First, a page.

Updated: Sep 19
“True compassion does not come from wanting to help out those less fortunate than ourselves but from realizing our kinship with all beings.” Pema Chödrön
The first meditation retreat I ever attended was on the Four Immeasurables. It eased me through a time of deep sorrow and left behind a velvety coating of serenity, and a wish to share these practices with others. The Four Immeasurables are the qualities of loving kindness, compassion, empathetic joy and equanimity, which serve to soften our relationship to ourselves, and help to deepen our relationships with others.
These are aspirational practices, which means that we commit to cultivating them, but understand that it will take time, and that we may meet layers of resistance. They differ from affirmations, in that we do not need to hide how we actually feel about ourselves, we rather aspire to experiencing the truth of who we already are. Aspirations contain a willingness to open our hearts, but a simultaneous understanding that our hearts may well be guarded through conditioning and past experiences.
Pema Chödrön writes about a little trickling stream, that finds its way through a rock. With time and patience, the water erodes the rock face, the water flows more freely, and begins to gain momentum as it moves downhill. Once that little trickle reaches the ocean, it is immeasurable in its vastness. This is how to approach our practice, with a willingness to believe it is possible to cultivate these qualities, but without rushing to get there all at once.
The funny thing I find is that each time I set out to develop these qualities, and indeed to teach them to others, their near or far enemies appear as if to mock me; thumb on nose, tongue out with waggling fingers. And I say ‘funny’ because we have to offer ourselves a big dose of humour to get through our unskillfulness and mean-heartedness sometimes. I realize that this aspirational journey is not a short, straight road, but a long and rock-strewn adventure.
Recently I had dreams of jealousy and hatred, I felt rage boiling up over someone who was ‘wasting my time’, I experienced despondency and a heavy apathy when pondering an intransigent community, and I looked the other way when a car guard came to ask for R5. How easy it would be to fall into self-hatred, with an internal dialogue that ‘I am a horrible person, and a fraud’. Yet I am just human, and have also felt expansive heartfulness, am deeply touched by those who are suffering, and find moment after moment of delight and joy and ease. I seem to be singing a lot too, although my canine audience is not always appreciative!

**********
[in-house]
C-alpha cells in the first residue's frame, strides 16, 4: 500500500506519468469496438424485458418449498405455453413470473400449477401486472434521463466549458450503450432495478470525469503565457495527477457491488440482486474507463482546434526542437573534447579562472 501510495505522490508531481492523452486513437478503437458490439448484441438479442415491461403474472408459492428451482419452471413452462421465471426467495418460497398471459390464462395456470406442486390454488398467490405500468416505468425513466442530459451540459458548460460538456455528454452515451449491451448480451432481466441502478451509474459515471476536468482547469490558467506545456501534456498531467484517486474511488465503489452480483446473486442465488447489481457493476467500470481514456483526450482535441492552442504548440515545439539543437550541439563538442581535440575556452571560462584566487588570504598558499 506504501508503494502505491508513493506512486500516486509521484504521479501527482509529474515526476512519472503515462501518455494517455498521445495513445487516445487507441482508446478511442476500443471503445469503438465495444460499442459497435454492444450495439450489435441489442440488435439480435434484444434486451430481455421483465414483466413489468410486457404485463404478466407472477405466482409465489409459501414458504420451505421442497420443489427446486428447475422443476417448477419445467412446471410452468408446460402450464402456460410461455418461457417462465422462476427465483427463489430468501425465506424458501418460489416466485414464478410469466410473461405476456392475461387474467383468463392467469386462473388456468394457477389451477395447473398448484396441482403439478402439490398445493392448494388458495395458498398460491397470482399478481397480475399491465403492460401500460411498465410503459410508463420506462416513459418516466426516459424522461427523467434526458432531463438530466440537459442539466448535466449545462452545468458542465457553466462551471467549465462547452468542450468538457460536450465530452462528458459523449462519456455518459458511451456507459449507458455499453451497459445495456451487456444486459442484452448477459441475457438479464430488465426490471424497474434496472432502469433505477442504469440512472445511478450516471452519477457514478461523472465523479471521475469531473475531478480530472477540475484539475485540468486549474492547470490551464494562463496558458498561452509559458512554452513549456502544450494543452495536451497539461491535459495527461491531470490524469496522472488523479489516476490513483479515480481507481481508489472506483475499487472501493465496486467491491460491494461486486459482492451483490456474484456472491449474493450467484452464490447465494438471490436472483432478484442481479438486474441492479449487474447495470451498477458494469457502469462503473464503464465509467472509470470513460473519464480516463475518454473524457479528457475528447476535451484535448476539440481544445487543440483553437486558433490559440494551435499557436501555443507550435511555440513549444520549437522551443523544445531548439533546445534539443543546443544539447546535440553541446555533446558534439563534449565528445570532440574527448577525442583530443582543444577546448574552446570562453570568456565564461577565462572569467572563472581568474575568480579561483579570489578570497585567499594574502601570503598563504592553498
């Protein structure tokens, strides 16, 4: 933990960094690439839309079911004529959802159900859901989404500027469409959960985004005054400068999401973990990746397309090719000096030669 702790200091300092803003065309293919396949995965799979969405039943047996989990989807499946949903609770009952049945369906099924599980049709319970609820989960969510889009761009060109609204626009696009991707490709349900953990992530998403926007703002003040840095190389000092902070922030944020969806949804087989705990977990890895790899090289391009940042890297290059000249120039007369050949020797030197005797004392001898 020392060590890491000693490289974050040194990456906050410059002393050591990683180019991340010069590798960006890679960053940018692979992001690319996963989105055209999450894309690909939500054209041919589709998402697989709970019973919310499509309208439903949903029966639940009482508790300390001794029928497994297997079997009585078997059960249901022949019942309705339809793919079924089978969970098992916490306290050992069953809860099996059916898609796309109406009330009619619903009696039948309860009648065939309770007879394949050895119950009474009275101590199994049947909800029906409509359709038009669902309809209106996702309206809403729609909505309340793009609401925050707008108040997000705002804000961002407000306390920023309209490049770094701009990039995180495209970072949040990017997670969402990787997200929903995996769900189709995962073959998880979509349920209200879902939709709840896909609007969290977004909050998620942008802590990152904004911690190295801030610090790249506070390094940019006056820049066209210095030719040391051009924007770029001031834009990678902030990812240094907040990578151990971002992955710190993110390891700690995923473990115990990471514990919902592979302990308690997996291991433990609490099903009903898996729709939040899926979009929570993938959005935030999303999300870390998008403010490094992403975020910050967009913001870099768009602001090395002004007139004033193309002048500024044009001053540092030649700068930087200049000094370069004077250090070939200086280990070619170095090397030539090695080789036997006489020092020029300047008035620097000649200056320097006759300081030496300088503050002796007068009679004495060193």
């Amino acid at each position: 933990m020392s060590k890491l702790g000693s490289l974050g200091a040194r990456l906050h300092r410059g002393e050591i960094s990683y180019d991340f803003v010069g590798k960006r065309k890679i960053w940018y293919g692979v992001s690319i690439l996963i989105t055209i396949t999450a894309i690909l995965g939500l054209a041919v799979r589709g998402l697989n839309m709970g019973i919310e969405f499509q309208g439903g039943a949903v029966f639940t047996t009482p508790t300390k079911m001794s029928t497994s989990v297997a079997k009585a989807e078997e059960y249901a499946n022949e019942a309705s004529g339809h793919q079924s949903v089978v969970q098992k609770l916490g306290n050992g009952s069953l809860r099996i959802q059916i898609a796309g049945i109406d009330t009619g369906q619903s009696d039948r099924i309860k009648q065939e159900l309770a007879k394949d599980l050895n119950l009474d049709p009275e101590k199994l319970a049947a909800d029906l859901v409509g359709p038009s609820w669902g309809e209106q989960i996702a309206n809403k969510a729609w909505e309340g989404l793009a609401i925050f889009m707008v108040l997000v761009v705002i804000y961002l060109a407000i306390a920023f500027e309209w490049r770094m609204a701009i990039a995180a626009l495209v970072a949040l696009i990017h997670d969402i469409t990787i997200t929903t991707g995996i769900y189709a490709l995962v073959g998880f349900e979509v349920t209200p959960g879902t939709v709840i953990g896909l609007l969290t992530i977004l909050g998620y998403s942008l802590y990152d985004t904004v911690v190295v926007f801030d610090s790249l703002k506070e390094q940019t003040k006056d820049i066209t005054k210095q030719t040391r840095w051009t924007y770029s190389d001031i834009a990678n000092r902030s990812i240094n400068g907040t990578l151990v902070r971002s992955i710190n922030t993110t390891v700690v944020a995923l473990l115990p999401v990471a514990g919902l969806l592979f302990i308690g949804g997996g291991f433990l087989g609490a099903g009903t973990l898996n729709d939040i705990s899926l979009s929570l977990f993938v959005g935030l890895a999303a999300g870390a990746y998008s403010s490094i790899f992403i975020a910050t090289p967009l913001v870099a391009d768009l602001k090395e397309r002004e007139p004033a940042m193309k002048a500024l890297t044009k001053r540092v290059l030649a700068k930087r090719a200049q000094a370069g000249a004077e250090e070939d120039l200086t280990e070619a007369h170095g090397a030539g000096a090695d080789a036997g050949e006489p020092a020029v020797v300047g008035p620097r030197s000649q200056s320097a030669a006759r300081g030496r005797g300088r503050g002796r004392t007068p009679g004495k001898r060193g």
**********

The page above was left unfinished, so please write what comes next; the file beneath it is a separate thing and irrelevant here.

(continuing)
We need to understand why the near and far enemies appear, in order to move away from blame and shame. Our understanding of neuroscience reveals that we have inherited a reptilian brain from our ancestors, and this brain is programmed for survival. Karen Armstrong calls them the Four Fs: fighting, fleeing, feeding and… reproducing! When we feel under threat, we become myopically self-centred. We do whatever it takes to survive. When we are freed from daily struggles, we can start to cultivate more positive, pro-social emotions. We do this through a process called ‘reciprocal inhibition’, as the mind is unable to hold more than one thought or attitude at the same time, which means that during the process of cultivating love or friendliness, hatred and contempt cannot arise.
When these qualities arise naturally, the experience is ineffable. Words cannot do justice to the visceral expansiveness of the heart, the warm underbelly of tenderness, that sense of ease when we truly feel that all beings are equal, and we can soften back from that competitive struggle and striving. We need to practice in order to experience, before we believe that these qualities are actually part of us all, biding their time under the armour of self-protection, but waiting to be seen and felt and shared with others. We imagine expanding our sense of connection to others in ever-widening circles, beginning first with those we hold most dear, then including acquaintances or strangers, and finally those we consider unlovable, who may have hurt us. Reading about the Immeasurables is useful, to get an understanding of the spectrum of the emotional world we will explore, yet it is in the moments of opening up around old wounds, that we come to trust how these aspirational practices can deeply change our relationships, with ourselves and others.
For other explorations on the Immeasurables, you may like to read...
Compassion: The Warm Embrace of Compassion